What I Hold In My HandsBlog / Produced by The High Calling
Here at High Calling Blogs, we believe people serve God in their daily work. As Christians, we often struggle with what that looks like. Our current book club is examining this issue intimately as we discuss John D. Beckett’s book Loving Monday: Succeeding in Business Without Selling Your Soul.
Last week, we discussed three applications that set our work apart from the secular world: respect for others, using our gifts, and viewing trouble as an opportunity for growth. This week, as we discuss chapters 15-17, we look at three more ways to live out our faith in our work environment.
The application points Beckett illustrates in these chapters are:
- Extraordinary Service
- Giving Something Back
In business, Beckett contends, compassion must be tempered with accountability. These two truths may seem to be opposites, he says, but in fact they are parallel.
Compassion without accountability produces sentimentalism. Accountability without compassion is harsh and heartless. Compassion teamed up with accountability is a powerful force--one which we have found can provide a great incentive to excel.
Beckett’s company demonstrated an extraordinary amount of compassion when they founded Advent Industries. Advent Industries is R. W. Beckett Corporation’s answer to a season of high unemployment in their community, and the realization that their community contained a high amount of unemployable people. The company formed an organization that trains high-risk individuals to do subcontracting work for them and other area businesses. This branch of the company has been highly successful for over twenty years now and has helped over a thousand people.
John Beckett believes that a business firmly rooted in good service will be a powerful force. He believes this enough to make service the central idea in the company’s Corporate Roadmap--their statement of core beliefs and values:
We commit to being very attentive to our customers, going beyond servicing them to satisfying their highest expectations. We pledge to be responsive, following through on commitments while avoiding any kind of arrogance or indifference. We desire to be predictable, reliable and trustworthy, willing to go the extra mile for something we believe in.
Beckett describes several ways his company promotes extraordinary service and describes a personal experience at the Ritz Carlton Hotel in Palm Springs, California in which he was the recipient of such excellent service that it made an impression on him.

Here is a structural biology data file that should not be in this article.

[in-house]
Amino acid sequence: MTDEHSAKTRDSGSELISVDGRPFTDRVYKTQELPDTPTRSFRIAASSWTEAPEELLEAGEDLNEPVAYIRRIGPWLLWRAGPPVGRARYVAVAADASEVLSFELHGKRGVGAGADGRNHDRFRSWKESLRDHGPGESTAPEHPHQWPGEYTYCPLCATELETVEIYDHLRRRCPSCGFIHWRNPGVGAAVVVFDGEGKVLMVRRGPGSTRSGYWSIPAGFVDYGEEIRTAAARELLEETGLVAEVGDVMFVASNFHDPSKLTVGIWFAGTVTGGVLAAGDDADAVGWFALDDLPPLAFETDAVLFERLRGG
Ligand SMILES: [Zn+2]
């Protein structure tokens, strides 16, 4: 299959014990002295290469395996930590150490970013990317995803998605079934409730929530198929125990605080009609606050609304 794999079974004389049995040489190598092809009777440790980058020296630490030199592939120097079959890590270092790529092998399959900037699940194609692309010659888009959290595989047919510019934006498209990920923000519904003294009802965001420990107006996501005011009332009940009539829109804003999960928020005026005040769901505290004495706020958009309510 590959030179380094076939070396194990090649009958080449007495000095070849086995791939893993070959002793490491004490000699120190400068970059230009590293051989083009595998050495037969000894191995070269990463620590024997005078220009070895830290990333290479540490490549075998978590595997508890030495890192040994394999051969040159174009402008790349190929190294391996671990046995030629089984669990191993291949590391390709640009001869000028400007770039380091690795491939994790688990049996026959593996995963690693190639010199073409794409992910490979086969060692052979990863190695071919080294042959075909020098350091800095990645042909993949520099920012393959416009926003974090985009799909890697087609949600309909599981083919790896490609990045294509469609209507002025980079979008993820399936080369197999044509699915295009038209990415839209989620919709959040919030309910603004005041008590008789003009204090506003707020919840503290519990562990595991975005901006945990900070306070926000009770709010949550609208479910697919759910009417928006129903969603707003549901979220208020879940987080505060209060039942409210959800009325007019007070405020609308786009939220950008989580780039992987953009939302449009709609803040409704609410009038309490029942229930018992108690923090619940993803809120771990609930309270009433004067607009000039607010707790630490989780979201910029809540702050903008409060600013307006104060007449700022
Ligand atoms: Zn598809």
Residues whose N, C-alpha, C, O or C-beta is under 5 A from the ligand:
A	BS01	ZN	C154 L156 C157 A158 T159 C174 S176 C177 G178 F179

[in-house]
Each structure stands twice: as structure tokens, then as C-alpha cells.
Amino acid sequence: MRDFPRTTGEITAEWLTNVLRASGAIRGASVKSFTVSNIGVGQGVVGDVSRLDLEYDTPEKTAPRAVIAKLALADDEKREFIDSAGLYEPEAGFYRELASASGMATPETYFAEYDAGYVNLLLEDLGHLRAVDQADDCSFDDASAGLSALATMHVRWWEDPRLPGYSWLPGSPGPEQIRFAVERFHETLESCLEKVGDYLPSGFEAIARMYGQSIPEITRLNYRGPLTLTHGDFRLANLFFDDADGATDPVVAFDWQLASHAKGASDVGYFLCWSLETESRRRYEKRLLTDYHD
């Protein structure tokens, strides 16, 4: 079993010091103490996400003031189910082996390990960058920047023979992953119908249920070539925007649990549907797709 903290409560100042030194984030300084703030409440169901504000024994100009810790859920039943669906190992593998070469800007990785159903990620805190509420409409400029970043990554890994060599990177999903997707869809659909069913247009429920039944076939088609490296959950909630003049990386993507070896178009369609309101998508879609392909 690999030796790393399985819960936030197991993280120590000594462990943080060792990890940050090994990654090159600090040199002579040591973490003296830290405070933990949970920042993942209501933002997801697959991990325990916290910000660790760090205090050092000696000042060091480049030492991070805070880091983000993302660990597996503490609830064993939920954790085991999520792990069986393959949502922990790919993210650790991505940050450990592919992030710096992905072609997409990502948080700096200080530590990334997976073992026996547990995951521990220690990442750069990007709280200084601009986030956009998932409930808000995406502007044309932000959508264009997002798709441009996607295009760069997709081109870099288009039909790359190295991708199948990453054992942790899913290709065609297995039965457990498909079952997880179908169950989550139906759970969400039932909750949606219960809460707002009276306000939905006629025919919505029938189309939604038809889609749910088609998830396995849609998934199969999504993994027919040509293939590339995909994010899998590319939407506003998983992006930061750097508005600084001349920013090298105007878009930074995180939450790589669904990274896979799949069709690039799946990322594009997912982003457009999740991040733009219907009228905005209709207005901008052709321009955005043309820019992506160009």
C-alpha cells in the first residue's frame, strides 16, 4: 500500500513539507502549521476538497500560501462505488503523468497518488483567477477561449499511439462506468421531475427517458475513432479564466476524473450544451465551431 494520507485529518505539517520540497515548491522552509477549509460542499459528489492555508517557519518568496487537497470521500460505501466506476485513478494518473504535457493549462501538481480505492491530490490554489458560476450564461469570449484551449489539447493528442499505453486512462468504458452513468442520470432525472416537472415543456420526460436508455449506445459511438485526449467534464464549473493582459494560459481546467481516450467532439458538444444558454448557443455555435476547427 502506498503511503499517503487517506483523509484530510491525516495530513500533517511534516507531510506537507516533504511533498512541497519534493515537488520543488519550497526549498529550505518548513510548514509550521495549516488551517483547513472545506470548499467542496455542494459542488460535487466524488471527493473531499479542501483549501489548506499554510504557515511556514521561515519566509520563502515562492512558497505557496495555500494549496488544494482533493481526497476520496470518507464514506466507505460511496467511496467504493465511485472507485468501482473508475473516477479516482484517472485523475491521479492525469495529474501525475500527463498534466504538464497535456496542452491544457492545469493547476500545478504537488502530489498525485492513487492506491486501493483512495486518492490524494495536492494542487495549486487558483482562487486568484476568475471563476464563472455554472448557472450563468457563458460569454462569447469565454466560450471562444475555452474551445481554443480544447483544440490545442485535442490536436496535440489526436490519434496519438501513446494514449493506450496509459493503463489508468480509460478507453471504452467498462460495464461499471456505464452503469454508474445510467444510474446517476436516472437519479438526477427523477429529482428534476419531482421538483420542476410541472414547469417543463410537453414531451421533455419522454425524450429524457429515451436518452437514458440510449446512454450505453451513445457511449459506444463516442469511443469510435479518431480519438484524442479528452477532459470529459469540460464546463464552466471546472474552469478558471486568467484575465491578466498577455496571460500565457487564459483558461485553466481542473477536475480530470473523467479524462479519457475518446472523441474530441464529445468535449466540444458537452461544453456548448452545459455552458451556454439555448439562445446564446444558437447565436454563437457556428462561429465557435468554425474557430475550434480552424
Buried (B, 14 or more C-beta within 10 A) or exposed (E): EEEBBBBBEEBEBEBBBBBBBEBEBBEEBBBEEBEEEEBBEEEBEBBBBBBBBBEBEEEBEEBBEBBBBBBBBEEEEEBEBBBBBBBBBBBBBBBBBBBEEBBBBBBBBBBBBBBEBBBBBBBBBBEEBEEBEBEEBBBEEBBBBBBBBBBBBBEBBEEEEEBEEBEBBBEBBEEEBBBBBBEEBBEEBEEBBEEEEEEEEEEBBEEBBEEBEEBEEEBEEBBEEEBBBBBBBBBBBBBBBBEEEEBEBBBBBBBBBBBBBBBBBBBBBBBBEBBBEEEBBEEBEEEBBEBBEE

As the recipient of excellent service, Beckett came to understand how providing such service makes an organization stand out.
Give Something Back
In this chapter Beckett reminds us that we are all stewards of what we have been given. Responsible stewardship always involves helping others, or “giving back”. In the Christian economy, the more one has, the more everyone has.
R.W. Beckett’s Corporate Roadmap describes their stewardship philosophy:
We are not an end in ourselves but a part of God’s larger purposes. As such, we are called upon to work as unto Him and to be wise and able stewards of the trust He has placed with us. We realize we are dispensable at any time in God’s economy, but that it is also possible to conduct ourselves in such a way as to please Him, and fine His continuing favor.
Beckett’s company not only chooses to “give back” through Advent Industries, they also are involved in many other programs locally, nationally and internationally that work to make a difference in our world today.
Beckett explores these three applications--compassion, service, and stewardship from a corporate perspective. But he also gives me some valuable advice that I, as an individual worker, can employ.
Beckett reminds us of the story of Moses’ call. When God told Moses to go before Pharaoh to gain the freedom of his people, Moses was reluctant (to say the least).
God asks Moses, What is that in your hand?
When Moses offered his simple wooden staff, God turned it into a serpent. Beckett says,
God was showing Moses that what he had in his hand was an instrument representing God’s power and authority.
It may feel like the things I hold in my hands are insignificant--that an individual cannot make a difference. But if I offer these things faithfully to God, He can transform them into a powerful witness of who He is.
I can always give compassion. It may be hard at times, but I have the ability to give extraordinary service. And when I give back to help others or help this world, I am demonstrating the faithfulness of God.
Next week we will finish up part three as we discuss chapters 18-21.
- Name a situation you are dealing with right now that calls for compassion. How can you best apply it in balance with accountability?
- How can you translate the principle of extraordinary service into your work?
- Name two or three ways you exercise generosity and maximize the potential of the resources God has entrusted to you.